This PC Supports Windows 11Windows 11 has been here for awhile, but it’s not available to everyone.

There is a list of requirements that are quite confusing – and changing.

What’s worse, certain Win 11 requirements seem like they’re too much trouble to fix. I mean, who wants to risk converting their MBR drive to GPT and borking everything?!

Well, it turns out it’s not that hard – if you have Scottie’s Guide To Making your PC work with Windows 11!!

The Official Requirements

Don’t bother looking them up.

Unless your puter is totally ancient, if it runs Windows 10 it should be able to run Windows 11. The most show-stopping issue is that your processor might not be supported – yet.

So, don’t worry about it. Do it the easy way…


Right, so just do this:

  1. Hold down the Windows key and type the R key
  2. In the Run dialog, enter: msinfo32 and press enter
  3. Observe the lovely window that pops up!

You’ll see something like this:

System Information window
There are three main things to check:

  1. Processor
  2. BIOS Mode
  3. Secure Boot State

If you see the settings above, congratulations! You’re almost all set for Windows 11. Skip to the TPM section.

The Processor displayed must be an Intel 8000 series or higher (8th generation or newer).

Now, there was a rumor that Microsoft would soon support older 7th-gen processors, but who knows.

At the moment (Feb 2022), if your processor is a 7th gen or lower, no dice. You can’t get Windows 11, period. So don’t bother with the rest of this article!

For AMD processors, see the Windows 11 AMD Processor support list.

The BIOS Mode must be UEFI. If it’s Legacy, don’t worry – we’ll fix it.

The Secure Boot State must be On. If it’s anything else, don’t worry – we’ll fix that, too.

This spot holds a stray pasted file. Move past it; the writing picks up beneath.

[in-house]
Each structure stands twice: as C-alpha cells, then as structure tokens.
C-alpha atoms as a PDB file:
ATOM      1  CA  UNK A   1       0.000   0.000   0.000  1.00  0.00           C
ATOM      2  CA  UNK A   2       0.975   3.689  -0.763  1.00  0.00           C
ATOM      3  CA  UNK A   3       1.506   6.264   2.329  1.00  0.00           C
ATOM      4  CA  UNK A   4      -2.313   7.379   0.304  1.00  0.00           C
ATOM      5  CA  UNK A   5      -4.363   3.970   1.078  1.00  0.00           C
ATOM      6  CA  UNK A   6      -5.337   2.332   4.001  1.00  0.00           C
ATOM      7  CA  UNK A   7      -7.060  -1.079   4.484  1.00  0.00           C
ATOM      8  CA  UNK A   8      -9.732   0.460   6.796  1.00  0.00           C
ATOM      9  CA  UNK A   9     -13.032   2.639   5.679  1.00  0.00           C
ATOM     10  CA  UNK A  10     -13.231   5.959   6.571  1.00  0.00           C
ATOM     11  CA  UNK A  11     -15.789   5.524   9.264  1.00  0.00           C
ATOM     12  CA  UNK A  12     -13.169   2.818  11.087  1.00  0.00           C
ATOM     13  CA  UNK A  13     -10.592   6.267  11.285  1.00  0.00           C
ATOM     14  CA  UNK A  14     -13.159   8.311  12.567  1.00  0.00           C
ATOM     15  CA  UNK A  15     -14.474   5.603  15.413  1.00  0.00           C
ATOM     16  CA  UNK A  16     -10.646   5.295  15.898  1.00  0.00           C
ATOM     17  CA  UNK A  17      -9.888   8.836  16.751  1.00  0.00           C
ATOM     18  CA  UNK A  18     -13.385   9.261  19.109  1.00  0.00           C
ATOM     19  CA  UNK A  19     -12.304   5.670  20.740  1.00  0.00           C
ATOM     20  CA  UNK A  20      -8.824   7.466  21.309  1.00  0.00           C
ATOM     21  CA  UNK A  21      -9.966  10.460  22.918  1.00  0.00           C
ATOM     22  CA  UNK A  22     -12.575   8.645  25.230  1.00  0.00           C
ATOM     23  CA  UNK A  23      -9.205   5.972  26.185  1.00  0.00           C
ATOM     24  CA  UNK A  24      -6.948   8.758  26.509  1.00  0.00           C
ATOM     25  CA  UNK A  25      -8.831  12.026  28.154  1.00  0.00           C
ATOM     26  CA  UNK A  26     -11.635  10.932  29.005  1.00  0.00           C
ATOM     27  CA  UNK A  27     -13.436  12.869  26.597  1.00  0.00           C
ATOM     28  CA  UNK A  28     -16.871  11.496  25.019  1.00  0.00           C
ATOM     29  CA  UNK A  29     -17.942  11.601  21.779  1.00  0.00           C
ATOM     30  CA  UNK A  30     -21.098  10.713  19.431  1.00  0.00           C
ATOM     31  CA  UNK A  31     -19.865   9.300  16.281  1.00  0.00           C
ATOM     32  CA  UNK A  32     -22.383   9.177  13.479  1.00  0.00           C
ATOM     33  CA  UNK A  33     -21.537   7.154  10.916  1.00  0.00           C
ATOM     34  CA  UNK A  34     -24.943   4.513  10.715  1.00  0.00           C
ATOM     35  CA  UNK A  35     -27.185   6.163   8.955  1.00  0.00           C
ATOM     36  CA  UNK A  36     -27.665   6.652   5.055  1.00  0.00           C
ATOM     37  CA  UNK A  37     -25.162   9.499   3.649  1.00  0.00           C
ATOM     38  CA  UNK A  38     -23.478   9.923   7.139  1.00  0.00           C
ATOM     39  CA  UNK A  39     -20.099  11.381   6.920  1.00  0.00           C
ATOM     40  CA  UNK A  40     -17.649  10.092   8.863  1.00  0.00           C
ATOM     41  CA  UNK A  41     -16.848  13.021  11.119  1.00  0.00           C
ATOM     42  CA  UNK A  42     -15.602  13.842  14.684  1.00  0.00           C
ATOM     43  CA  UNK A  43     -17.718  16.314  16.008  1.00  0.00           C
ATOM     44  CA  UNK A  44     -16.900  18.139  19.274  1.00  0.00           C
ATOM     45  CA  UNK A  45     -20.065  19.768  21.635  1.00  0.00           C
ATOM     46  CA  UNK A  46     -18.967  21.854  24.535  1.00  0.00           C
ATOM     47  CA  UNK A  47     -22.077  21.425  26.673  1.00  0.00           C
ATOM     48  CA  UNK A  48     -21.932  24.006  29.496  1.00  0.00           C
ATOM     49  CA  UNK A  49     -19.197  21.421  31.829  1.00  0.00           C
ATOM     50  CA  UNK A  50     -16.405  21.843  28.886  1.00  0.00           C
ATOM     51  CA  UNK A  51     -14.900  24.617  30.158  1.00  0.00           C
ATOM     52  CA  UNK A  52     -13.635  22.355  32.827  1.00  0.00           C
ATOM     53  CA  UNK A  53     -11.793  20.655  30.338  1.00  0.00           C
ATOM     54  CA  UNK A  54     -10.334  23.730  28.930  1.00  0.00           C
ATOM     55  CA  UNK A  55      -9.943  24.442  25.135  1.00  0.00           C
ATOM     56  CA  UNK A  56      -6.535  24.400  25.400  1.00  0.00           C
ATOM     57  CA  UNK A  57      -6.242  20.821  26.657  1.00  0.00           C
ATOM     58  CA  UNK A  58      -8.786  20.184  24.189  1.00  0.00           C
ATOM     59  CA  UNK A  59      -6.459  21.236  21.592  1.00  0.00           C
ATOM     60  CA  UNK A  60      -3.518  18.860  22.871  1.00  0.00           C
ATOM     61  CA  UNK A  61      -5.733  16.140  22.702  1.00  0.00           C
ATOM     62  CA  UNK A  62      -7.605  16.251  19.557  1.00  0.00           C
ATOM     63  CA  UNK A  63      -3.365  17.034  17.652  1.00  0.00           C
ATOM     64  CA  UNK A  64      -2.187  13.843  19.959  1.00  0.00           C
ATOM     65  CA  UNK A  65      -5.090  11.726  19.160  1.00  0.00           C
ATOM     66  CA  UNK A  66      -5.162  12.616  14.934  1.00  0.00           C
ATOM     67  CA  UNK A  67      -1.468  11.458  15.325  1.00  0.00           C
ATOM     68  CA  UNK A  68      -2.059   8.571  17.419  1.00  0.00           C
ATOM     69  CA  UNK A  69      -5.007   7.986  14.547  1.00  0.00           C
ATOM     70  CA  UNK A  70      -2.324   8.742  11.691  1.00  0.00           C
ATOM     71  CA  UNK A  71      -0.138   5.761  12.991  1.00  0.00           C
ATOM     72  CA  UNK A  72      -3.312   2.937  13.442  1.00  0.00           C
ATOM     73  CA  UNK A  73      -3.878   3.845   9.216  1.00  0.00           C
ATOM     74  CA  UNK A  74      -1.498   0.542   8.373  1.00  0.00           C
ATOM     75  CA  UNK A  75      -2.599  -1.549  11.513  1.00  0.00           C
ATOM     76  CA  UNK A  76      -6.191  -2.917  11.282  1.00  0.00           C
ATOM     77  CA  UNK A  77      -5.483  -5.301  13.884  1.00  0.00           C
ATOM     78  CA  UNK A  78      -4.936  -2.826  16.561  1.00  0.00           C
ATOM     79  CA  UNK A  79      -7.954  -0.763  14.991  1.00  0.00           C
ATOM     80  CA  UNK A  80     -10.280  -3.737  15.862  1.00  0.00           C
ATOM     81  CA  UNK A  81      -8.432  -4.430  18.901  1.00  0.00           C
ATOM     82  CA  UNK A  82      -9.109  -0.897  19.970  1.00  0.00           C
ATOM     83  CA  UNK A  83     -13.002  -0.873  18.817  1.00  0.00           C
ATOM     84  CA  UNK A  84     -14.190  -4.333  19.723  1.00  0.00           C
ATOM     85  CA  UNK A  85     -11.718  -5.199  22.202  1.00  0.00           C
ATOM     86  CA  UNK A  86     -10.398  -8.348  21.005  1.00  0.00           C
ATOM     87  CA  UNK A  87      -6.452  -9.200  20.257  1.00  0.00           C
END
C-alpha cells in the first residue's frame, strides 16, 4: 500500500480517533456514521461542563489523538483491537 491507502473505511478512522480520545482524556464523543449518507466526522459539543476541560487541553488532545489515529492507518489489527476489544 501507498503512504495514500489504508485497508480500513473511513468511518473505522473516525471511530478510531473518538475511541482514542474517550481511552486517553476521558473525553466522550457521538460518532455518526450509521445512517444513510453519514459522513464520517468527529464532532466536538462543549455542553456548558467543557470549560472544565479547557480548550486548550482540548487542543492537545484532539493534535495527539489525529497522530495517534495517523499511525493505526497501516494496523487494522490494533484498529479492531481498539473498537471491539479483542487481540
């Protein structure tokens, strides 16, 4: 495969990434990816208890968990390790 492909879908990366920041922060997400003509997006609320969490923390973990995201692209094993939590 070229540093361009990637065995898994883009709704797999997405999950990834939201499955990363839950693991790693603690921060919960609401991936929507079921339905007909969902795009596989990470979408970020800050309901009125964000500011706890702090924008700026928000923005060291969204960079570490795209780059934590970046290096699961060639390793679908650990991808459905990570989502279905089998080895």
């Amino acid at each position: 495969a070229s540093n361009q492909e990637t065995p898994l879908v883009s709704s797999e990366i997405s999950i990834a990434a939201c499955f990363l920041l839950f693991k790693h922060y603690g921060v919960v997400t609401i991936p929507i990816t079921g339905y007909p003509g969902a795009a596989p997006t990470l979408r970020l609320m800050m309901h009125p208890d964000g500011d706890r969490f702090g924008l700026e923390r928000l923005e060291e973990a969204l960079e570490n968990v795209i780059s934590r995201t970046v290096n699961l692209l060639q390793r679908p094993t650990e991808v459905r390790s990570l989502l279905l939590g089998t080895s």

Now, you’ll also need at least 4GB of RAM, 64GB of storage space. Most much older PCs have both, so no worries on that front.

Check for TPM 2.0

Next up, you need to make sure you have TPM (Trusted Platform Module) 2.0 support, and that it’s enabled.

Do this:

  1. Hold down the Windows key and type the R key
  2. In the Run dialog, enter: tpm.msc and press enter
  3. Observe the lovely window that pops up!

You’ll see something like this:

TPM 2.0 Supported!
If you see the above, congratulations! You’re TPM-ready for Windows 11.

If not, you’ll need to enable TPM in the BIOS/UEFI. Note that most motherboard manufacturers released BIOS updates that enable and configure TPM 2.0 by default.

So, you might just want to do a BIOS update if one is available for your motherboard. How you do that will depend on the motherboard you have. Check the manufacturer’s support site!

For most of us, most likely you just need to turn on TPM in the BIOS. We’ll do that below.

Fix BIOS Mode and Secure Boot!

Alright already – let’s get rollin’!

If your MSinfo32 settings are NOT as pictured above, you need to fix them.There are two usual problematic scenarios you might see:

  1. Legacy + No Secure Boot
  2. UEFI + No Secure Boot

The first possibility is the most difficult, but don’t worry – I made it easy for you.

For the 2nd possibility, UEFI + No Secure Boot, skip to the next section: Change your BIOS settings!

If you have Legacy + No Secure Boot, then that most likely means that your hard drive is set up to use the old MBR way of doing things. You’ll need to convert it to GPT before you can switch to UEFI + Secure Boot.

For more info on what MBR and GPT are and why it matters, see my article: Convert your Windows 10 boot drive from MBR to GPT

But for simplicity’s sake, I’ve included the relevant steps here.